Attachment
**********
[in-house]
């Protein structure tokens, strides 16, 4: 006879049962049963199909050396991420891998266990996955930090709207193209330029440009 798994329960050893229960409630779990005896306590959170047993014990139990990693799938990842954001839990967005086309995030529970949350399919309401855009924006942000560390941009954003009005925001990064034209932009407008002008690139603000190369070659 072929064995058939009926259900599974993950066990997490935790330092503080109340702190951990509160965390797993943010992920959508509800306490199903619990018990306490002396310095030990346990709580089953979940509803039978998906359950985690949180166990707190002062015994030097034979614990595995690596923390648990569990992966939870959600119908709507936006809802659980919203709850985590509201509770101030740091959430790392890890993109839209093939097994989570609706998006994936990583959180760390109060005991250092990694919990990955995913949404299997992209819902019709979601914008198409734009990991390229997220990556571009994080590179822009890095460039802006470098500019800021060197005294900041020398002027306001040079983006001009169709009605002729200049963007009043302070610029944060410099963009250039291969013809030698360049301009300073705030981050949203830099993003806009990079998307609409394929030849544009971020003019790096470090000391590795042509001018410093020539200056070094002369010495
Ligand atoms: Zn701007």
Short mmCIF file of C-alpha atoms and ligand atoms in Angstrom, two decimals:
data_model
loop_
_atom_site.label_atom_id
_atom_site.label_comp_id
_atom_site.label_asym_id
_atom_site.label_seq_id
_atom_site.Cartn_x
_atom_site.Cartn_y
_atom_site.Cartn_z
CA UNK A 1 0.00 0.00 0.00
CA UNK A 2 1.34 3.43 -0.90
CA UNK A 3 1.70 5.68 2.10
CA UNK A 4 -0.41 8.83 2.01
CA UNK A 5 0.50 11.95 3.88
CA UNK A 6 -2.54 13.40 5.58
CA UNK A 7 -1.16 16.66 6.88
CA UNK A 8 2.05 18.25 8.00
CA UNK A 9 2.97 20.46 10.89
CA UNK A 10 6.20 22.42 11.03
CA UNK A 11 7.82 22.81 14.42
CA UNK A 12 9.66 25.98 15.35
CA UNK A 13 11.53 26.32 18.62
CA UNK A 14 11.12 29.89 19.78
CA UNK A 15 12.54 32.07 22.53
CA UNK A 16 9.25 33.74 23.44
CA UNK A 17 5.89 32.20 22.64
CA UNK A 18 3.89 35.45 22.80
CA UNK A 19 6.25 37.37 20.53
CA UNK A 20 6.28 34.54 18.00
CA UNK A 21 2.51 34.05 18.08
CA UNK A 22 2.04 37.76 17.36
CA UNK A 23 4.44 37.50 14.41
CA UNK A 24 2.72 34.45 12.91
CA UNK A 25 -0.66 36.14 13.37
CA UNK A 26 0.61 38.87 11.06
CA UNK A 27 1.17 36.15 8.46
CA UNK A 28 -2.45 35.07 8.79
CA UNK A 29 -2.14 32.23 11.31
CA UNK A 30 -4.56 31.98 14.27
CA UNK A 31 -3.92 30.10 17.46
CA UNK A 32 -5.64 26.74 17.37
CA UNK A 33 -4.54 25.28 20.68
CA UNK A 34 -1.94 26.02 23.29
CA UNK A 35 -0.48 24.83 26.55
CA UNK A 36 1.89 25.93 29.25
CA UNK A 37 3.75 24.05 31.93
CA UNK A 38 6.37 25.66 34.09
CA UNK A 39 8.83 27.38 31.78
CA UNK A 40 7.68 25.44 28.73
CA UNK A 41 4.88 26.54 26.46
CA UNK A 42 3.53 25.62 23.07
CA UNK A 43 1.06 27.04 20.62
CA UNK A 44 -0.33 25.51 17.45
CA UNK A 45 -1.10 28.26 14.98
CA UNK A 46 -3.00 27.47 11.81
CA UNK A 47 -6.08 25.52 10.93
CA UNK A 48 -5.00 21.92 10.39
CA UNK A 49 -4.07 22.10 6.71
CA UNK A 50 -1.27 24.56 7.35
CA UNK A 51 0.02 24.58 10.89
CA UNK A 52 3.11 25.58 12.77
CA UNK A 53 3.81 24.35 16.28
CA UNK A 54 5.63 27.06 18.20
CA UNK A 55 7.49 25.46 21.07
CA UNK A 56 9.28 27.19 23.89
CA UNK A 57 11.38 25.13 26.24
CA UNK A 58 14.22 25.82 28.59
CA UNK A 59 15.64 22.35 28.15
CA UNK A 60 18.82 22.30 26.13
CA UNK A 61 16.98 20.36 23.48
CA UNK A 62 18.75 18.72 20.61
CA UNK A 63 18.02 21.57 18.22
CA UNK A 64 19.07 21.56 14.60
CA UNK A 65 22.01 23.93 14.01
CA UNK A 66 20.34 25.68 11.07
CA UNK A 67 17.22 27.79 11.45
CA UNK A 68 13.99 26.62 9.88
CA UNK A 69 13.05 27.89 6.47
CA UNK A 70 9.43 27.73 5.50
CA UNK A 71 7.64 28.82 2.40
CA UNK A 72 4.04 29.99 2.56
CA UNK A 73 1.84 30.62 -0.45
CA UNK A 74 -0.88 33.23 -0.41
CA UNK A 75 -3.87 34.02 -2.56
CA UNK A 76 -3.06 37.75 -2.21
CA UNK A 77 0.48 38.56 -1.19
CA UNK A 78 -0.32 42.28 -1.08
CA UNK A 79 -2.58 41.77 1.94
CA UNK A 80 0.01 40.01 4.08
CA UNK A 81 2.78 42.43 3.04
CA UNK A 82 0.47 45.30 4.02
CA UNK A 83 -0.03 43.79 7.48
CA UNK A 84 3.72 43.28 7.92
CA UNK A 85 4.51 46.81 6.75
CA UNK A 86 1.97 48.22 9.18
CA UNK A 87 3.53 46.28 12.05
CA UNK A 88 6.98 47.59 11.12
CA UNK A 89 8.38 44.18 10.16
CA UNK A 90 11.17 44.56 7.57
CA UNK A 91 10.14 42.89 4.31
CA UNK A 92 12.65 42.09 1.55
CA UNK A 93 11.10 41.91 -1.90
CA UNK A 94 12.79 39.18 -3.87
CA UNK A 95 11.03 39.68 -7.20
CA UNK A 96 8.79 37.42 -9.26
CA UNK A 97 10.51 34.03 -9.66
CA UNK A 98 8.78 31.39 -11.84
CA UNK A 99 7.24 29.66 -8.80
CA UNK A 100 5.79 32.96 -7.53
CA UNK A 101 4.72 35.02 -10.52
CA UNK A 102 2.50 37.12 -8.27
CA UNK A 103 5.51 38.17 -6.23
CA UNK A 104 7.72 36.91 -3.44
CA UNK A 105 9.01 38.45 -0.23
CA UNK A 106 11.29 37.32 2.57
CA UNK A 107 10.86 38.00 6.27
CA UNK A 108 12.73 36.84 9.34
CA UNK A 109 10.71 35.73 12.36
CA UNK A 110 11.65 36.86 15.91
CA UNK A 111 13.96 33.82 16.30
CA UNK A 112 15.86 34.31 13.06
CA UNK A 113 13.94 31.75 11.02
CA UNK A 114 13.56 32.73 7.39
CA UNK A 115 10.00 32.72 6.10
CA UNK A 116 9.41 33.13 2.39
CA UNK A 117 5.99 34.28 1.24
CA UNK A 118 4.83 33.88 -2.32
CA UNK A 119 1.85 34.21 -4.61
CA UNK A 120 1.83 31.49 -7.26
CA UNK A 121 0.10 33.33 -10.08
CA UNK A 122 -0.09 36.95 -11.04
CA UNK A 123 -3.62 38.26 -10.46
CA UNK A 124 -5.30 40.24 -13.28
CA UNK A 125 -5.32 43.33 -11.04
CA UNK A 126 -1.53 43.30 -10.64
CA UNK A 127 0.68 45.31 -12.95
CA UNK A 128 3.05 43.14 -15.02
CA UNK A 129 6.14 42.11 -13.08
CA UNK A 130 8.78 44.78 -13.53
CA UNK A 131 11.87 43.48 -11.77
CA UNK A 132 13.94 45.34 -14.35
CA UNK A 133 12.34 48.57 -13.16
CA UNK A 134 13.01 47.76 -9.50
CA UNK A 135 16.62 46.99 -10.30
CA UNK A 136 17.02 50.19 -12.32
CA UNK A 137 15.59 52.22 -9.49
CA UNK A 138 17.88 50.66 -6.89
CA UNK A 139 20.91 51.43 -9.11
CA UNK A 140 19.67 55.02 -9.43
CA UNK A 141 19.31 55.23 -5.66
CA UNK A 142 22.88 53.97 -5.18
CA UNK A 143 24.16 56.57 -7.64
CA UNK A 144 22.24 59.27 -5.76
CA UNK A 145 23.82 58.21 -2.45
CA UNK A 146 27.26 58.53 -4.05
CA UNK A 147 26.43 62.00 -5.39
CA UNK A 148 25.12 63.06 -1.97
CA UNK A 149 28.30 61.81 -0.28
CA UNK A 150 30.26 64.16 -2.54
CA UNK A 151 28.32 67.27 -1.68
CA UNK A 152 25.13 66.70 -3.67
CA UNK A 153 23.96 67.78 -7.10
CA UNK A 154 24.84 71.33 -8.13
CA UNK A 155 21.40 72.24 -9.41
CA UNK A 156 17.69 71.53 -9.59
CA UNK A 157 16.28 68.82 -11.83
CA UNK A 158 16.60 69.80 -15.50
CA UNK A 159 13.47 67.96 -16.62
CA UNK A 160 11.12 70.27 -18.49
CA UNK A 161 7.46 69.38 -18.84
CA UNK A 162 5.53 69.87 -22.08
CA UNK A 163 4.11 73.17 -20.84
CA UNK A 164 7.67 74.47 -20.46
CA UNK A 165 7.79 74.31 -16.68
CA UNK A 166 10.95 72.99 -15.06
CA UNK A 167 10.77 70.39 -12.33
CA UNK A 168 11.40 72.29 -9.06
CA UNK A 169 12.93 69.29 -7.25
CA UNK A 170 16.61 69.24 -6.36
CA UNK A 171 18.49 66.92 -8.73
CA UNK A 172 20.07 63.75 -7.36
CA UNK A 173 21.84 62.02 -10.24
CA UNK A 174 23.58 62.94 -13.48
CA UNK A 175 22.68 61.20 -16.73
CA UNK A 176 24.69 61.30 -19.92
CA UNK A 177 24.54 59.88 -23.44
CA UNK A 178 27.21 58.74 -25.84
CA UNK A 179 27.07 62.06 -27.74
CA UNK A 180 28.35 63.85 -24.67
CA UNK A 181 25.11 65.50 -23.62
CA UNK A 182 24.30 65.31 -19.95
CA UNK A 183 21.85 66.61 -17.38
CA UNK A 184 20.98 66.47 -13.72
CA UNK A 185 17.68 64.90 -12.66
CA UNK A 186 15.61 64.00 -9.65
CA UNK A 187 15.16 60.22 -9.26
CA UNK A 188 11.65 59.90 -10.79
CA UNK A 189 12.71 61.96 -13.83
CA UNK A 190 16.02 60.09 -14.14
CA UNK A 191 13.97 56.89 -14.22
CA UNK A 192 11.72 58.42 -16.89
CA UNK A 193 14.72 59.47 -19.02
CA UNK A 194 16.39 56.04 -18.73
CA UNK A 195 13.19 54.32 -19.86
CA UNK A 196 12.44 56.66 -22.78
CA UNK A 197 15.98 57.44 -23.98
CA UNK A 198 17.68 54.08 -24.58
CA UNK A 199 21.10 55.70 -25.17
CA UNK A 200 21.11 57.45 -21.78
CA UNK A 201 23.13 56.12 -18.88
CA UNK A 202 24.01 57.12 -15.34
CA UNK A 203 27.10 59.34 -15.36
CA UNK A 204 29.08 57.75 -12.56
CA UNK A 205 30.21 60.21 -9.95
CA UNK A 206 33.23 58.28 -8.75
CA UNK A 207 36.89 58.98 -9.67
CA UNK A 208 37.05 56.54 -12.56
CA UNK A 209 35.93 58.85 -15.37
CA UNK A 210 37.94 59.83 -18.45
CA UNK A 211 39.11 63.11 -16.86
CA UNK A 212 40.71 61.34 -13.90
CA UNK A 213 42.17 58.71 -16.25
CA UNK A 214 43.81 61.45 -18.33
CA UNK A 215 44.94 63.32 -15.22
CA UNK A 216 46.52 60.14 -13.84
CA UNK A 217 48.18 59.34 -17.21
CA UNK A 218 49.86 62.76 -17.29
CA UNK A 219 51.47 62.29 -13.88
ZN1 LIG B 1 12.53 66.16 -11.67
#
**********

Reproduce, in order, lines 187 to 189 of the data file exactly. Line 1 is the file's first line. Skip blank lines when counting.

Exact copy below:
CA UNK A 174 23.58 62.94 -13.48
CA UNK A 175 22.68 61.20 -16.73
CA UNK A 176 24.69 61.30 -19.92